Ann Coulter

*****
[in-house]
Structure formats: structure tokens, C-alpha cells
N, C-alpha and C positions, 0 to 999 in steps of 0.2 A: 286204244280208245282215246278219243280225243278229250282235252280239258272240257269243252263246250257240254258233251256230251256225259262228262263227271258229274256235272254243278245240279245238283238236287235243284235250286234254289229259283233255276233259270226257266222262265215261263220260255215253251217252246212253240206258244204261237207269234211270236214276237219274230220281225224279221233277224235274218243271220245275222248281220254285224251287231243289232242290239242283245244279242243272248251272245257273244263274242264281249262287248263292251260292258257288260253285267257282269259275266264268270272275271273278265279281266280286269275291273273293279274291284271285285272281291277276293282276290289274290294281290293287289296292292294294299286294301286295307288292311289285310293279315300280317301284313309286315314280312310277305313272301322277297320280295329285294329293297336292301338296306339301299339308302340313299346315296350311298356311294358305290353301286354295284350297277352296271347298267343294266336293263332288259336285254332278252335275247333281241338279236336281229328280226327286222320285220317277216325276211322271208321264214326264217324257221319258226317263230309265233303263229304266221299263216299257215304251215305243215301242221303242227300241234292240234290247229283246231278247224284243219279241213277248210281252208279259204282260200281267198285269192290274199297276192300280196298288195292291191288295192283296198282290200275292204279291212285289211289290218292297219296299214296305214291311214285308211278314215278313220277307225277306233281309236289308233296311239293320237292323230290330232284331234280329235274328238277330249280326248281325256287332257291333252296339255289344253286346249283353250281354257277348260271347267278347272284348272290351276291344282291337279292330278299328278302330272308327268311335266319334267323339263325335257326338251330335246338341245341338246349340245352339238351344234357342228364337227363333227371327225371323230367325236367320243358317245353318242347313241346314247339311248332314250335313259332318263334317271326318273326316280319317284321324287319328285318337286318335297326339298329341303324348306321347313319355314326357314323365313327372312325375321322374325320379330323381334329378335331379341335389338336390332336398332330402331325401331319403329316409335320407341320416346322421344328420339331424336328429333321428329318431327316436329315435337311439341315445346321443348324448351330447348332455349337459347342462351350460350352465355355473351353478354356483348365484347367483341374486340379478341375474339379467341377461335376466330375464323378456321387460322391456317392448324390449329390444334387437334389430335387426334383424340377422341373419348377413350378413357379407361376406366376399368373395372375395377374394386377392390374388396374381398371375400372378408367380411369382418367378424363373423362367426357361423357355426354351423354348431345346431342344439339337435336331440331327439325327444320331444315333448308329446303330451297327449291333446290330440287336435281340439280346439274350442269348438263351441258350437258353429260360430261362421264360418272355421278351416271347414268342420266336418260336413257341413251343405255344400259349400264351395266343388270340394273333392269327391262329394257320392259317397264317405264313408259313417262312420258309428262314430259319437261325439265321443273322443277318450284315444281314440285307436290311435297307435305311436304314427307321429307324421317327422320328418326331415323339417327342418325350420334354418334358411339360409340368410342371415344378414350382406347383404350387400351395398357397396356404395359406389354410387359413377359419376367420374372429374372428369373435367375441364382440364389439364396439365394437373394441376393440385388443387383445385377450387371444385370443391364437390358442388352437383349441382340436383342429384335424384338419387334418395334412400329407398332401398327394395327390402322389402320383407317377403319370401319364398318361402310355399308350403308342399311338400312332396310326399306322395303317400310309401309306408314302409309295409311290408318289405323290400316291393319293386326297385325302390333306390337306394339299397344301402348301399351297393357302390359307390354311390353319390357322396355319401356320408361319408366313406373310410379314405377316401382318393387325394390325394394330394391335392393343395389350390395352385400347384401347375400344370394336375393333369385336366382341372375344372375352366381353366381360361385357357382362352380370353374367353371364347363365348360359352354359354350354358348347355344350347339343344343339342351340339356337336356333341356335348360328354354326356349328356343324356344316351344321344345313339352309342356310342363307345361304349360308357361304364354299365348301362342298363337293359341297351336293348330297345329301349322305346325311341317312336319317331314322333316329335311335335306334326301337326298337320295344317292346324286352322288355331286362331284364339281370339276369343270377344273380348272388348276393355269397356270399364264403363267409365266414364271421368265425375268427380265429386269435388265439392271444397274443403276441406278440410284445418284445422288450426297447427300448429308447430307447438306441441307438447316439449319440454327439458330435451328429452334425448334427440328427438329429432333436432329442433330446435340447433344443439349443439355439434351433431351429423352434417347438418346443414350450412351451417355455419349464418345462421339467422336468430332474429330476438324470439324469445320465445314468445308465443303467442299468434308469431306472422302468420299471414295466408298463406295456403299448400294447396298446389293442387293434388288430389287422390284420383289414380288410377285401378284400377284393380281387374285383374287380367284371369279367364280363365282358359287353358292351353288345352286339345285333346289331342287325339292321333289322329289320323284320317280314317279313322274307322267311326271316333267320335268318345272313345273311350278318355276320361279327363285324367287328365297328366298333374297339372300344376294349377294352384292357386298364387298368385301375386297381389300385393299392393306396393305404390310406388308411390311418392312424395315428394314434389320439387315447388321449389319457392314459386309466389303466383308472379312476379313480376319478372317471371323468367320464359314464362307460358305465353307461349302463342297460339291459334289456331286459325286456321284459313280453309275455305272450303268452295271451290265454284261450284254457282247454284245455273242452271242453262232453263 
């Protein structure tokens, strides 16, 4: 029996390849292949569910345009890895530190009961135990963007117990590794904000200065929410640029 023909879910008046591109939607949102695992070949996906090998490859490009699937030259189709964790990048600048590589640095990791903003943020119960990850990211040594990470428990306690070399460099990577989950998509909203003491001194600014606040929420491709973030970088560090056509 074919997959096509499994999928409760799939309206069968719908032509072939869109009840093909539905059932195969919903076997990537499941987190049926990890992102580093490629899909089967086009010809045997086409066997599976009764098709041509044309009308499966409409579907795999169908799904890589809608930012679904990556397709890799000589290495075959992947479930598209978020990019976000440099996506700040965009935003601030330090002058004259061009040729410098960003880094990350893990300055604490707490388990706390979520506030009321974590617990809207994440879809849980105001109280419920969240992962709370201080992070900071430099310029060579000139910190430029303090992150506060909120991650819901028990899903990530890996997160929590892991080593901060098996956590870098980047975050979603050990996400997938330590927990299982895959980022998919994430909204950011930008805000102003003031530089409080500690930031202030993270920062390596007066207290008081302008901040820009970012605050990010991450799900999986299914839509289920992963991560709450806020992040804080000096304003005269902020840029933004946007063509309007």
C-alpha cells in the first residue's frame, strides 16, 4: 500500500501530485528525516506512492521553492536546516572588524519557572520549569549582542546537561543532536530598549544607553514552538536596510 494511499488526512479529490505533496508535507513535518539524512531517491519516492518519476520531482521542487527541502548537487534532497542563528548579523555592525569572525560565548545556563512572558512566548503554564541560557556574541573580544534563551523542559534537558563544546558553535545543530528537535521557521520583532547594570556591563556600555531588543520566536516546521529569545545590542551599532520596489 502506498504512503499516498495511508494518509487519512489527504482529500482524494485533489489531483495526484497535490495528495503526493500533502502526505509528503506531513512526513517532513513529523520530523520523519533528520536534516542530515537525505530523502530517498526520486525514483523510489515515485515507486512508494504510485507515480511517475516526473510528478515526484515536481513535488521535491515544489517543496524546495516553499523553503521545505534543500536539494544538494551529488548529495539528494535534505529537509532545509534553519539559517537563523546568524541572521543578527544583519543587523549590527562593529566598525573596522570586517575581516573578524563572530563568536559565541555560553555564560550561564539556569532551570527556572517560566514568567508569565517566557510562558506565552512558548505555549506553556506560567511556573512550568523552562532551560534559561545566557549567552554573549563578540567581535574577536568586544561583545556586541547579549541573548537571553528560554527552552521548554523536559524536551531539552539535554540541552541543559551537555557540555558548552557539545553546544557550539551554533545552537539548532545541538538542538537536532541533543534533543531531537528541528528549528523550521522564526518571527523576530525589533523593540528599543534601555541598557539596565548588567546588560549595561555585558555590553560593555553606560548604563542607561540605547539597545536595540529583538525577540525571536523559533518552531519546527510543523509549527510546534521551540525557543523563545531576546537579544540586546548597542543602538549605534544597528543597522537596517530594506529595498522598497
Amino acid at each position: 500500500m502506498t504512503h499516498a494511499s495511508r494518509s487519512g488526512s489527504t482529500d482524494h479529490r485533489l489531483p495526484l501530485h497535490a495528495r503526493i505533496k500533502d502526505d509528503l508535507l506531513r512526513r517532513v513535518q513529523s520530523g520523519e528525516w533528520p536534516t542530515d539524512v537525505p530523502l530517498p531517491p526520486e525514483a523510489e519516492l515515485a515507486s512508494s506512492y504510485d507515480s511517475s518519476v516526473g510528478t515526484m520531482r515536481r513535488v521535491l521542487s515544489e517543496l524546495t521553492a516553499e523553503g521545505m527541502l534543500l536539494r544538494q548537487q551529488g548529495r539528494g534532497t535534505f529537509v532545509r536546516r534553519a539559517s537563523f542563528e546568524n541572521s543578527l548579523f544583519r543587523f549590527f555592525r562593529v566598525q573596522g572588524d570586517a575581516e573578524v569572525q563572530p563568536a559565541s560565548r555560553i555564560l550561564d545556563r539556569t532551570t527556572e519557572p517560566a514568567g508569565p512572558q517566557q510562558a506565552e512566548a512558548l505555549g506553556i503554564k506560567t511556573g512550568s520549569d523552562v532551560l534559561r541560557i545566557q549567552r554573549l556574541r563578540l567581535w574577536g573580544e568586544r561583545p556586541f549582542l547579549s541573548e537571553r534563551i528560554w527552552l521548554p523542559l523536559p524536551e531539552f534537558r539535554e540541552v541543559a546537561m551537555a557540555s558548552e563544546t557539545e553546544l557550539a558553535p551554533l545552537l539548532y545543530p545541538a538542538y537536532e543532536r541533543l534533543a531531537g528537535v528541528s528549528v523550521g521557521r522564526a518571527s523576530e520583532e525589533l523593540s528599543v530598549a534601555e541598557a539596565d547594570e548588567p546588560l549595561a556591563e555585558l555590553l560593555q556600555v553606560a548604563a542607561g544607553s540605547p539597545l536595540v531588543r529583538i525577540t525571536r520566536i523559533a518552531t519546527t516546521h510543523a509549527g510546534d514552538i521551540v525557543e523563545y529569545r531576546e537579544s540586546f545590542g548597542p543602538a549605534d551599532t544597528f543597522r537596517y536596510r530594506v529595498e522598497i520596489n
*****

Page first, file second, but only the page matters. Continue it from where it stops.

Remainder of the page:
The anti-death penalty lobby never sleeps. Unable to convince the public that savage murderers should be given radio shows rather than lethal injections, anti-death penalty zealots have turned to lying about proof of guilt. With convicted felons constantly being "proved innocent," the public finally began to sour on the death penalty. The phony DNA "exoneration" project was the first attack on the death penalty that ever worked. Years after juries have rendered their guilty verdicts, criminal defense lawyers are still hard at work, hatching new theories of innocence and dredging up phony "new" evidence. Once the police, prosecutors and victims have all moved on, the defense bar can spin its lies to gullible reporters without contradiction. Evidently, it never occurs to journalists that a criminal defense lawyer might lie to them. Sensational cases in which the defendants were manifestly guilty are particularly vulnerable to these one-sided attacks. Nothing undermines the public's faith in the criminal justice system so completely. Consequently, it was only a matter of time before the criminal defense lobby would turn to the 1989 wilding attack in Central Park. The current baby seals of the "exoneration" racket are the feral beasts who raped, brutalized and nearly murdered a female jogger. Strictly adhering to formula, the defense bar has produced a shocking confession from a criminal who – coincidentally – can no longer be prosecuted for the attack. Matias Reyes now claims he alone raped the jogger. Amazingly, this barbaric crime is a good target for a baseless "exoneration." The savages have served their time, the victim remembers nothing, and no one cares as much as the anti-death penalty fanatics. In fact, the Manhattan district attorney himself adamantly opposes the death penalty. With little cost, he can look bold and honest by overturning the jury verdicts. In addition to the media's lies about the DNA evidence covered in last week's column, credulous reporters are also retailing these lies about Reyes: Reyes' claim to have acted alone is supported by the fact that he does not know the five animals already convicted of the crime. This is preposterous. It is undisputed that about 30 savages were rampaging through Central Park the night of April 19, 1989, engaging in wolfpack attacks on joggers and bicyclists. The 30 savages didn't know one another any more than the mob of hoodlums molesting women after the 2000 Puerto Rican Day parade knew one another. Two defendants, Antron McCray and Raymond Santana, had never met their co-defendant, Yusef Salaam, until the night of the attack and did not know his name. This did not cause the jury any consternation before voting to convict all three. Reyes is 31, much older than the defendants, "all of whom were 16 or younger at the time," as the Associated Press reported. The animals varied in age, but all were teenagers. In 1989, so was Reyes. In the words of the criminal defense bar's sock puppet at the New York Times, Reyes had committed a "nearly identical crime" nearby days earlier. "Nearly identical" evidently refers to the fact that both crimes were: (1) rapes, (2) in a park. That's where the similarity ends. In the first rape, Reyes casually approached a woman doing tai chi in Central Park in the middle of the day and began chatting her up. When she moved away from him, he pounced, beating her about the head and raping her. Her screams attracted a man who broke off the attack. The gang rape of the jogger two days later was at night. It was an ambush. The victim was dragged 200 yards, rendered unconscious and left in a coma. The crimes are so dissimilar that, under the rules of evidence, one rape could not have been admitted into evidence in a trial of the other. Reyes' claim to have committed the rape by himself is supported by the fact that acting alone "was typical of [Reyes'] other crimes" – as the New York Times put it. Reyes' "other crimes" include: rape, sodomy, robbery, burglary, raping and butchering a pregnant woman in the presence of her three children, a sexual attack on his mother, rape at night, rape in broad daylight, rape in a park, rape in a home, rape on a street, rape of a woman doing tai chi, attempted rape, simple rape and rape plus murder. The only "typical" characteristic of Reyes' crimes is their utter bestiality, which is not inconsistent with a gang rape. As the New York Times' sock puppet excitedly reported, the rapes of the woman doing tai chi and the jogger "were the second and third of the year in the Central Park precinct." The idea that rape is such a rare occurrence in New York that only one rapist could possibly be responsible for both rapes is insane. There were 3,254 reported rapes in New York in 1989. Prolific though he was, Reyes had some help from other New York rapists. Every criminal "exoneration" you have ever read about was concocted by anti-death penalty zealots and pawned off on gullible or mendacious journalists. The only difference is, this time, the facts are available on Lexis-Nexis.